Submitted by: Zoltan Ban
- As one of the largest global uranium producers, Cameco is an ideal candidate to invest in, if one believes we are on the verge of a long-term uranium bull market.
- It is sitting on high quality reserves, which are equivalent in size to the tenth largest, if Cameco were a country.
- There is a very real prospect of Cameco & other uranium miners not only benefiting from a secular uranium bull market but also becoming safe-haven investment in case of recession.
As I pointed out at the end of 2016, I started looking at the uranium market as a long term investment opportunity which I thought 2017-2018 will be the best window of opportunity to get in. I started building a position in UR-Energy (URG) last year, and thus far I think I made the right move. One of the main considerations was that it is producing solid results that one can expect will get the company through any potential hard times ahead. At the same time, there is the prospect of reaping significant profits if as I expect, the uranium market starts to rally. Cameco (CCJ) was my second choice, which I just exercised very recently, as its stock price briefly dipped bellow $9. It is often the obvious choice for the uranium investor, given that it is the second largest producer of uranium in the world, with 24 million pounds of production estimated for 2017, which is about 17% of total global mined production.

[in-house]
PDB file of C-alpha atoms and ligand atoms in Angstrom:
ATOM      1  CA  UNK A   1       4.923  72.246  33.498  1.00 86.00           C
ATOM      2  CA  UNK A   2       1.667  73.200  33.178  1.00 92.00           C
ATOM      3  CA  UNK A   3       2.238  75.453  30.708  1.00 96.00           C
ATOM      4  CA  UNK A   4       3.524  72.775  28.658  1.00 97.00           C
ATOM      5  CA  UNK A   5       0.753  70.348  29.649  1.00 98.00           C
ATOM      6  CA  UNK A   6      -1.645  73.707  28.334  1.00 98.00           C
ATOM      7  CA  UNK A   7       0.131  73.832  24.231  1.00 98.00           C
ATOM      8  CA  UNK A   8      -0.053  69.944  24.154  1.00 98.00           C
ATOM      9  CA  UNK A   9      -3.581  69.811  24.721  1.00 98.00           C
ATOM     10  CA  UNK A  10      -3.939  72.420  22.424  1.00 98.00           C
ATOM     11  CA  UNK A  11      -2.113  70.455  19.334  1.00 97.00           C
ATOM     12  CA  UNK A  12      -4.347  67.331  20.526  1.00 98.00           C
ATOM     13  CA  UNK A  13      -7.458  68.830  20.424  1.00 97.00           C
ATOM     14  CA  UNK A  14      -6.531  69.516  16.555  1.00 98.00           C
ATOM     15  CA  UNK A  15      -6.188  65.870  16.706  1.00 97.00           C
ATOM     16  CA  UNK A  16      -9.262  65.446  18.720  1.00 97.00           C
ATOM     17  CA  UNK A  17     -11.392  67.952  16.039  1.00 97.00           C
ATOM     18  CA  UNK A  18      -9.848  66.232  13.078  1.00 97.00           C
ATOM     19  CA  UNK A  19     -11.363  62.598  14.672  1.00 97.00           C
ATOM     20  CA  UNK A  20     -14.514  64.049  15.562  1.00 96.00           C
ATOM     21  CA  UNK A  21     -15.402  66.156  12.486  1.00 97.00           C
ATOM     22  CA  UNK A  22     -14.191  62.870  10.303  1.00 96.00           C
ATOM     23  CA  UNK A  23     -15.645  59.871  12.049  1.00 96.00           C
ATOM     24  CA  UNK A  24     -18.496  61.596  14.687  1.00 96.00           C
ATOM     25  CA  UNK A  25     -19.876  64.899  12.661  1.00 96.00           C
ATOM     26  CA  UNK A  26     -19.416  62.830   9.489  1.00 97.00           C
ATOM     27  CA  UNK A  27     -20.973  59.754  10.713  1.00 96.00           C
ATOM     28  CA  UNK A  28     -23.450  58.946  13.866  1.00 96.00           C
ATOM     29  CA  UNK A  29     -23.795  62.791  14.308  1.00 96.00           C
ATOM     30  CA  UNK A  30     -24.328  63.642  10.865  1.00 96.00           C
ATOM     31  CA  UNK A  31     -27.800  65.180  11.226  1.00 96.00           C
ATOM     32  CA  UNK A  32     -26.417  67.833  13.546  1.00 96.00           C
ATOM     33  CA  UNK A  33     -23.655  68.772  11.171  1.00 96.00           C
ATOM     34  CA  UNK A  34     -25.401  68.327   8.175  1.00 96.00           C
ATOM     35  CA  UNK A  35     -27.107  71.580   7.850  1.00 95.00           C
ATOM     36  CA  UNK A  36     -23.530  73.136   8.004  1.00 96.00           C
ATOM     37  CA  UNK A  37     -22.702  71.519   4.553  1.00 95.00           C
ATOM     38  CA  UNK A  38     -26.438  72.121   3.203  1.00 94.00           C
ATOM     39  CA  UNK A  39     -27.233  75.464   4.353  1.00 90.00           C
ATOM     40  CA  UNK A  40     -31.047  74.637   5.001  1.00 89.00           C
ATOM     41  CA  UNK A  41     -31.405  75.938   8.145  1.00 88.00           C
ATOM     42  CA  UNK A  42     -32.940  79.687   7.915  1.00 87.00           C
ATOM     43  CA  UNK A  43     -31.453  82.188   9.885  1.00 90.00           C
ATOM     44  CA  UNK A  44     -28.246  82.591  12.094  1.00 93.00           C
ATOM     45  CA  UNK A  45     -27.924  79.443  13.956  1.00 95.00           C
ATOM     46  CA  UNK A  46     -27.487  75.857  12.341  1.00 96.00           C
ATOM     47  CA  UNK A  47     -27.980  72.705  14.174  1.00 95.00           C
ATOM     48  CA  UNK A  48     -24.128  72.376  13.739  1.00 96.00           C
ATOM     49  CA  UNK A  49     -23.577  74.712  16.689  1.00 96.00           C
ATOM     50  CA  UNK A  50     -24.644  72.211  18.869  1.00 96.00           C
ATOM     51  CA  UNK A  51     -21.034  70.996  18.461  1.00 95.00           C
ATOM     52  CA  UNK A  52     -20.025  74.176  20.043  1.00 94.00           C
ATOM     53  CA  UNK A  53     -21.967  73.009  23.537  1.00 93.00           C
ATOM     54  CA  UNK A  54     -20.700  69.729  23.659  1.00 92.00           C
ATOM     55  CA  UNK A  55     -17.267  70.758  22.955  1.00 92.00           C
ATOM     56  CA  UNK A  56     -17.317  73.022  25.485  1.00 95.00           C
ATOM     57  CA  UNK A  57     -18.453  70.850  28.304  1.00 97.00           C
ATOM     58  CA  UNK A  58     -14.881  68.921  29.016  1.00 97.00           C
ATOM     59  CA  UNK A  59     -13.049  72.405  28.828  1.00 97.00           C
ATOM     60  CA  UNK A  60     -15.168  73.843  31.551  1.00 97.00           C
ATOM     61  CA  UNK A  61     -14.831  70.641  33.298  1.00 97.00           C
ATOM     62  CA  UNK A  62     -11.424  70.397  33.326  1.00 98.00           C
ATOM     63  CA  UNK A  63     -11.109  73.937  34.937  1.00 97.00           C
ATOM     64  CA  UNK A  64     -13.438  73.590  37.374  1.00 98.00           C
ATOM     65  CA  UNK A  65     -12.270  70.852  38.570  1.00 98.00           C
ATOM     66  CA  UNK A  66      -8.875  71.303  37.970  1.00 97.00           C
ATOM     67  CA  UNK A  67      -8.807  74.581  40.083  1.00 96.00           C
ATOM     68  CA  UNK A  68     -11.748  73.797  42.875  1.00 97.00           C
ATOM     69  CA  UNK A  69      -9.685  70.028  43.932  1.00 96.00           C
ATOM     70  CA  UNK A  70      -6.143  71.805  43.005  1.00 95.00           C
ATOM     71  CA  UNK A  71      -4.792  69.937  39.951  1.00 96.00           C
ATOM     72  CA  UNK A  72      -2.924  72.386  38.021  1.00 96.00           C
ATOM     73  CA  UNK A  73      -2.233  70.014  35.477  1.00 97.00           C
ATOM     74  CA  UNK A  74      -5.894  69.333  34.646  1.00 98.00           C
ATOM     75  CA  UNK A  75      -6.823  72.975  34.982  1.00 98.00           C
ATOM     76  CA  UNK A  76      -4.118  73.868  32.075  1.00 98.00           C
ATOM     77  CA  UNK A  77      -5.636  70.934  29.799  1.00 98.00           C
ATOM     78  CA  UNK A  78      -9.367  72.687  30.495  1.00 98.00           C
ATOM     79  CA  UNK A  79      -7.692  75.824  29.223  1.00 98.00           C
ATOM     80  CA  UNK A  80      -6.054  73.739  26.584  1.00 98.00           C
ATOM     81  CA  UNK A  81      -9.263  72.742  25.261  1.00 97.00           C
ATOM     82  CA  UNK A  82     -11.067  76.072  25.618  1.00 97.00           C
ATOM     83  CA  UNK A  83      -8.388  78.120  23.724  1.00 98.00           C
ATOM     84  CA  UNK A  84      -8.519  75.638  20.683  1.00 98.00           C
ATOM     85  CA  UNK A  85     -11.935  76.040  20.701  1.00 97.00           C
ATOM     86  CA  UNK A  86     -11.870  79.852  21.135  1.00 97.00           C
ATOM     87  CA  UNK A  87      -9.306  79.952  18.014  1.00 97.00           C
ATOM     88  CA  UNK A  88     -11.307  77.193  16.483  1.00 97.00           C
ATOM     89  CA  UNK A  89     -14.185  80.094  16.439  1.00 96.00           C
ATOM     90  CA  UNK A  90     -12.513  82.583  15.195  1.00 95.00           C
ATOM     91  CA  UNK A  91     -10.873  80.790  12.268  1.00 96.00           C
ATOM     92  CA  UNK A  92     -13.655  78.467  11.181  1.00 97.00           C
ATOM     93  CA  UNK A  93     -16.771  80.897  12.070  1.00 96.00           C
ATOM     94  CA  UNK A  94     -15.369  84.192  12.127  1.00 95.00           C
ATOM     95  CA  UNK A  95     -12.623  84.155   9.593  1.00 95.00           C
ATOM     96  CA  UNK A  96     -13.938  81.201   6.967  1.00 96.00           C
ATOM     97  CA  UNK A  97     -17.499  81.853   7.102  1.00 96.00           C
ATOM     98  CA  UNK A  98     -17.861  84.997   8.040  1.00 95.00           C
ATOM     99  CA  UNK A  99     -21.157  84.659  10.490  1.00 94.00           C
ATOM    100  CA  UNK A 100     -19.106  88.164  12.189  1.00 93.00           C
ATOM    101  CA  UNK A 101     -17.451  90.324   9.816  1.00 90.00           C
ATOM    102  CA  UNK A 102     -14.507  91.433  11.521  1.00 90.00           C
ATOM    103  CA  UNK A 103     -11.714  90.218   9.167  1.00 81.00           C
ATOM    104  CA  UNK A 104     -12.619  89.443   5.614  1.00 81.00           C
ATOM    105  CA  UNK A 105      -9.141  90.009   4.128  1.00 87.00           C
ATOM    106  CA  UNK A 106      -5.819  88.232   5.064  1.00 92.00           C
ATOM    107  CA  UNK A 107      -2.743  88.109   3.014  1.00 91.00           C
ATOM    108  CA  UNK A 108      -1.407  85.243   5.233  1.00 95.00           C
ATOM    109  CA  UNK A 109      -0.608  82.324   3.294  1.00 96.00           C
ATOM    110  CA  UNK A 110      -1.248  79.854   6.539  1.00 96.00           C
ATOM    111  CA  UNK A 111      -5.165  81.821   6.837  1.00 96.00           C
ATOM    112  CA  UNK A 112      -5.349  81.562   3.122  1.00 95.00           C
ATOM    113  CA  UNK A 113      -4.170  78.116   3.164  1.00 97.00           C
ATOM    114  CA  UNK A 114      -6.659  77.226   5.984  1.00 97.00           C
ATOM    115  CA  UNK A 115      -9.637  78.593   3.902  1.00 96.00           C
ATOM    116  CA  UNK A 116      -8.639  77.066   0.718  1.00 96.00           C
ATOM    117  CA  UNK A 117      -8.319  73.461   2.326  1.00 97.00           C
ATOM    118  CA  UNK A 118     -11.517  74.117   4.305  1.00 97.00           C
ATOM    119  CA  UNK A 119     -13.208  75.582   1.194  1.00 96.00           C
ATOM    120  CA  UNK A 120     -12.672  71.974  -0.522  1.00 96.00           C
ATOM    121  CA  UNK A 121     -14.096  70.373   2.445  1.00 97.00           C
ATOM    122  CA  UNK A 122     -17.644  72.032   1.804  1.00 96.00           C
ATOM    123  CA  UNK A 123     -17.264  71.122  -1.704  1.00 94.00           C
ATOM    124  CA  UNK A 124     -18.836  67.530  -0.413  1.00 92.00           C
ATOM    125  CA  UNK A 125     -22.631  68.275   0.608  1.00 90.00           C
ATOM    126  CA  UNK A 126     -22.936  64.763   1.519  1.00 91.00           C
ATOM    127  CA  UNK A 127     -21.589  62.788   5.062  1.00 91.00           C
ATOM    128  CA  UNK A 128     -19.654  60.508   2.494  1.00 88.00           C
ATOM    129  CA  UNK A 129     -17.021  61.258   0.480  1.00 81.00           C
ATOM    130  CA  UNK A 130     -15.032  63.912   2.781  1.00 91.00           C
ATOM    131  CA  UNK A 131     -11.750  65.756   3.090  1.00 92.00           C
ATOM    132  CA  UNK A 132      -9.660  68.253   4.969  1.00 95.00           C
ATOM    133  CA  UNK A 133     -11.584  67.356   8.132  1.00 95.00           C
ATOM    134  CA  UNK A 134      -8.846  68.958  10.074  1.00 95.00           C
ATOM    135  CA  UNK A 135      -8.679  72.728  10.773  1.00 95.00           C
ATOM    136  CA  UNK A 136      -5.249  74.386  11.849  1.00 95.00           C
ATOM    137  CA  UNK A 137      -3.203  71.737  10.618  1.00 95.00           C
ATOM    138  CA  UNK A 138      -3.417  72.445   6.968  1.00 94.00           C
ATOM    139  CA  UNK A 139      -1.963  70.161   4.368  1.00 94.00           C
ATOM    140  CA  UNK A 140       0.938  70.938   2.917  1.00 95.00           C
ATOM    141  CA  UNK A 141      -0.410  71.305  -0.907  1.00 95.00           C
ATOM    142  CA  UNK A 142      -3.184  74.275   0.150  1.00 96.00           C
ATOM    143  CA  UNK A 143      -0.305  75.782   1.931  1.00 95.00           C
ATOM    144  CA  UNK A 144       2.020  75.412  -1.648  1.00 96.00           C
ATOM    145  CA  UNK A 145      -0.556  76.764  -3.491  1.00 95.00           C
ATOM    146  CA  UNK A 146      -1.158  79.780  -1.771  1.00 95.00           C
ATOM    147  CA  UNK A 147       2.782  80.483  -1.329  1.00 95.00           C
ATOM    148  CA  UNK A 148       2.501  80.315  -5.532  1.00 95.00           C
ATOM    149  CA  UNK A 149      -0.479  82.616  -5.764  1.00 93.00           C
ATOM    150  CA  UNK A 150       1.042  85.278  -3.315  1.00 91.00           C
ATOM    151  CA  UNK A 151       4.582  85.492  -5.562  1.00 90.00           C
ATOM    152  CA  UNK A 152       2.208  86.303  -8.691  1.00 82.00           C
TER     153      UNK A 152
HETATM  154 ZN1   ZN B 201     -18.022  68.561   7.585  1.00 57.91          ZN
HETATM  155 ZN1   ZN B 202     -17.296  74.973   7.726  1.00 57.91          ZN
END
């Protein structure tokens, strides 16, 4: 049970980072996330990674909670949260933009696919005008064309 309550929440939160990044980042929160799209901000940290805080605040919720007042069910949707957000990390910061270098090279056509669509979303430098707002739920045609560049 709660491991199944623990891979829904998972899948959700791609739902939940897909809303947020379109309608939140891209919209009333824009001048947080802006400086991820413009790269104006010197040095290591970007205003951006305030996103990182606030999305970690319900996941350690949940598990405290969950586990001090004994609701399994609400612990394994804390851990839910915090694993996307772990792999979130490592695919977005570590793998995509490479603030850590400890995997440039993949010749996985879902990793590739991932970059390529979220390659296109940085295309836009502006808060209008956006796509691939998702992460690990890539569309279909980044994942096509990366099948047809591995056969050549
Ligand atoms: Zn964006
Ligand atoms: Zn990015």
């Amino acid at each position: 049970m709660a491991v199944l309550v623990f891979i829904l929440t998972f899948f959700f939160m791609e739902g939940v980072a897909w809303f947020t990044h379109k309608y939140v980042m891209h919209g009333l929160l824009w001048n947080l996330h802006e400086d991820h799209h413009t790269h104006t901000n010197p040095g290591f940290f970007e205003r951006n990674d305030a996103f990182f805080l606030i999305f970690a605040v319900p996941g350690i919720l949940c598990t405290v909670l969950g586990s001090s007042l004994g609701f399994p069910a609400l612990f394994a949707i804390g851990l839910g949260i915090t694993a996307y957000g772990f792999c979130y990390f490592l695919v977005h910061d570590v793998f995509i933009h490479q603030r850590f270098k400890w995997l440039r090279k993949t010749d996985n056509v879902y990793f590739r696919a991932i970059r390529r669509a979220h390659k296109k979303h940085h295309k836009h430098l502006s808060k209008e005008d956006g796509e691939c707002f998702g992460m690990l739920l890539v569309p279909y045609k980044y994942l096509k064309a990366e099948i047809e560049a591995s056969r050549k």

For 2018, the share that Cameco will claim in the total mined supply will most likely be less, given the announced reduction in production. That announced reduction through its suspension of operations at its Mc Arthur River mine for 10 months, which was producing 12.6 million pounds of uranium per year resulted in uranium prices rising last year. The Cameco move came as Kazakhstan’s state-owned producer also announced a significant cut in production. The fact that Cameco can move prices to such an extent is a testament to just how important a player it is in the industry.
Aside from being a very important player in the uranium mining industry, Cameco is also a very intriguing producer, given that it is sitting on some relatively high-quality reserves, which it can produce in high volume at a decent price. For 2017, it estimated production costs in the $35-$36/pound range, while the average realized price was $47.50, as of its third quarterresults. With over 400 million pounds in proven & probable reserves, mostly of high quality, it is sitting on about 20 years worth of production, based on levels seen in the past few years. Incidentally, if Cameco were a country its reserves would be the tenth largest, just behind Namibia.